"You can miss much while riding on a fast-moving ATV. A slow approach can result in better luck finding antlers, and it will certainly be easier on wildlife."
— Bill de Vergie, Colorado Parks and Wildlife area wildlife manager in Meeker, about the importance of respecting wildlife when shed-antler hunting.
Craig As antler collectors travel the backcountry in search of fresh sheds this spring, Colorado Parks and Wildlife officials are asking them to avoid stressing wildlife still struggling to survive the cold weather and the lack of forage.
Many collectors use freshly shed antlers to create artwork, furniture and other goods. Although most are responsible, state wildlife officers occasionally receive reports of people on motorized vehicles chasing elk or deer herds in hopes of collecting a fresh pair of antlers dropped by a startled animal, according to a Parks and Wildlife news release.
Parks and Wildlife officials remind the public that harassing wildlife is not only unethical but also illegal and can result in significant fines for violators.
“We caution everyone to be respectful of animals still dealing with tough conditions,” said Lyle Sidener, area wildlife manager in Hot Sulphur Springs, in the release. “Loud noise, fast-moving vehicles and other disruptive human activity is a serious concern because it can stress animals that are trying to conserve energy, leading to higher mortality, especially in fawns and calves.”
In some cases, the spooked animals will seek shelter on private land, increasing the likelihood of game-damage conflicts, or they may run across highways and railroad tracks, leading to injuries or death from collisions.
“Hunting for shed antlers is a great way to get some fresh air and enjoy the outdoors,” Sidener said. “But remember to keep your distance from wildlife and respect closed areas.”
Some areas of Colorado close to all human activity during winter and into early spring to protect wildlife, including big game that migrates to lower elevations.
Violators can be fined by Parks and Wildlife officers for entering and collecting in closed areas.
Public land management agencies recommend that checking the latest rules and regulations regarding the use of motorized vehicles may prevent costly fines issued by their officers, and local sheriff departments and local law enforcement agencies advise honoring all “no trespassing” signs to avoid breaking the law.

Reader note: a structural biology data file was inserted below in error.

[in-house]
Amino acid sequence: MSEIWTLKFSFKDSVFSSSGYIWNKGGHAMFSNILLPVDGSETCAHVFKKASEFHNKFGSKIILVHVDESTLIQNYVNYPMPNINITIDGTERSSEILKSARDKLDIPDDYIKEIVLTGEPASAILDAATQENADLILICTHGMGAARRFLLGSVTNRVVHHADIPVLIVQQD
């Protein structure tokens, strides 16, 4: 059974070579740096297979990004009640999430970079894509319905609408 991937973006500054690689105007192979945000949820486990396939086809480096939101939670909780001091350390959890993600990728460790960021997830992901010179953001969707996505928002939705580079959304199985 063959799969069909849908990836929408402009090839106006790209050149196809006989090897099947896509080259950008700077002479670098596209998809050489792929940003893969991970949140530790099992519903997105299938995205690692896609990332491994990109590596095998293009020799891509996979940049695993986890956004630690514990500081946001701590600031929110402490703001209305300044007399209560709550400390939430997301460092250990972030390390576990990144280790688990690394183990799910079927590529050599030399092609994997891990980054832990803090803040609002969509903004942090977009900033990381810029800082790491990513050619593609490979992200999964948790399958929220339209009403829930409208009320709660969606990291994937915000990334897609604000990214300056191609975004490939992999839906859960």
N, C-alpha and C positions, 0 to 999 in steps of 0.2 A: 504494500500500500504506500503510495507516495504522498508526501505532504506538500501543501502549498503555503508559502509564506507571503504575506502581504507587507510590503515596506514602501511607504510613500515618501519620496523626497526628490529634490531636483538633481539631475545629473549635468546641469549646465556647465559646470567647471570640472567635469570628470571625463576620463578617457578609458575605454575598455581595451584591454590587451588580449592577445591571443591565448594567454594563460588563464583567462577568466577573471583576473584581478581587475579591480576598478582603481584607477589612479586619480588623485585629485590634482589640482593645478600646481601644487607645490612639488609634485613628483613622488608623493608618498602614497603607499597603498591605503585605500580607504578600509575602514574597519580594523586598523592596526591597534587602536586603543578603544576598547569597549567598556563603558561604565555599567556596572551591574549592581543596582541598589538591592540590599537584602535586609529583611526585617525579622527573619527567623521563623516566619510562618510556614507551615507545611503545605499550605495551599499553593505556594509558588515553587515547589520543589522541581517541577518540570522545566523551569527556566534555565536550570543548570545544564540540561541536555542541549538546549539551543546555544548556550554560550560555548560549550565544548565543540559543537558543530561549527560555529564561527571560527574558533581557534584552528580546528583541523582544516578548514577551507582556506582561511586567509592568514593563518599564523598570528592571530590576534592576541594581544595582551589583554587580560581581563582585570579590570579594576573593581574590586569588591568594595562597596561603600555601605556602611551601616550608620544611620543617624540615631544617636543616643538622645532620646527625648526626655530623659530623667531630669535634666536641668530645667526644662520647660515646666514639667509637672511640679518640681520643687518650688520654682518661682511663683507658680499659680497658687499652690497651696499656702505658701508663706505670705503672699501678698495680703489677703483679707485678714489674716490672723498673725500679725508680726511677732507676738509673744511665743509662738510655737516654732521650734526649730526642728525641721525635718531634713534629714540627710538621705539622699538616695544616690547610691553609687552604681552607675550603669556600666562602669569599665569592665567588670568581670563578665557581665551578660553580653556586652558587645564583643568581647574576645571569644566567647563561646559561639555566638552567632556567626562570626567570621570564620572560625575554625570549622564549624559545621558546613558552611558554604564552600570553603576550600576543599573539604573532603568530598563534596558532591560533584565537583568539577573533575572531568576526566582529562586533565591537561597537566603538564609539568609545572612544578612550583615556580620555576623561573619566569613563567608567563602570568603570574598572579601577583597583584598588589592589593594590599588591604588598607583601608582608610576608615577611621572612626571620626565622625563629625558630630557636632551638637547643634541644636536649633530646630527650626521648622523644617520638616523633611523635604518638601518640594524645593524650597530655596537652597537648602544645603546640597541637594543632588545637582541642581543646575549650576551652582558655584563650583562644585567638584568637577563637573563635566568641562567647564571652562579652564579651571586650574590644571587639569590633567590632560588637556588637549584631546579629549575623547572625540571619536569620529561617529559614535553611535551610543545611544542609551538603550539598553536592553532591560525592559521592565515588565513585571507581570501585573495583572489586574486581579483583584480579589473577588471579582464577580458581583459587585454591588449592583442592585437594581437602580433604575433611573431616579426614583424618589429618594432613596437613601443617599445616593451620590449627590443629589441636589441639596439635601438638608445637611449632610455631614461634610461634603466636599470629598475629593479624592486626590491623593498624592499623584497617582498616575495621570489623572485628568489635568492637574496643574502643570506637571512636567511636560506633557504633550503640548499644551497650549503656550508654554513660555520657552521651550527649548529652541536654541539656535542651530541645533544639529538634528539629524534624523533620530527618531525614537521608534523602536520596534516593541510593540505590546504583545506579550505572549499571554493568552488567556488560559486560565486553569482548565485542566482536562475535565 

Some suggestions wildlife managers offer to avoid stressing animals during this time is to keep a safe distance and consider searching for shed antlers on foot or horseback instead of by motorized vehicle.
“You can miss much while riding on a fast-moving ATV,” said Bill de Vergie, area wildlife manager from Meeker. “A slow approach can result in better luck finding antlers, and it will certainly be easier on wildlife.”
The National Park Service also is reminding shed-antler hunters on adjacent lands that all items, including deer and elk antlers, within the Dinosaur National Monument are protected by law and may not be removed for any reason, according to a Dinosaur National Monument news release.
In addition to antlers, archeological remains, fossils and items such as rocks, feathers, nests and plant material also are protected by law.
Collecting antlers and other protected items may result in a fine up to $5,000 and/or up to six months in prison, the release states.
The monument’s boundary is generally well-marked by fence and boundary signs, but antler hunters are responsible for knowing who manages the property they are on and the rules and regulations that govern the use of that property.
Joe Moylan can be reached at 970-875-1794 or firstname.lastname@example.org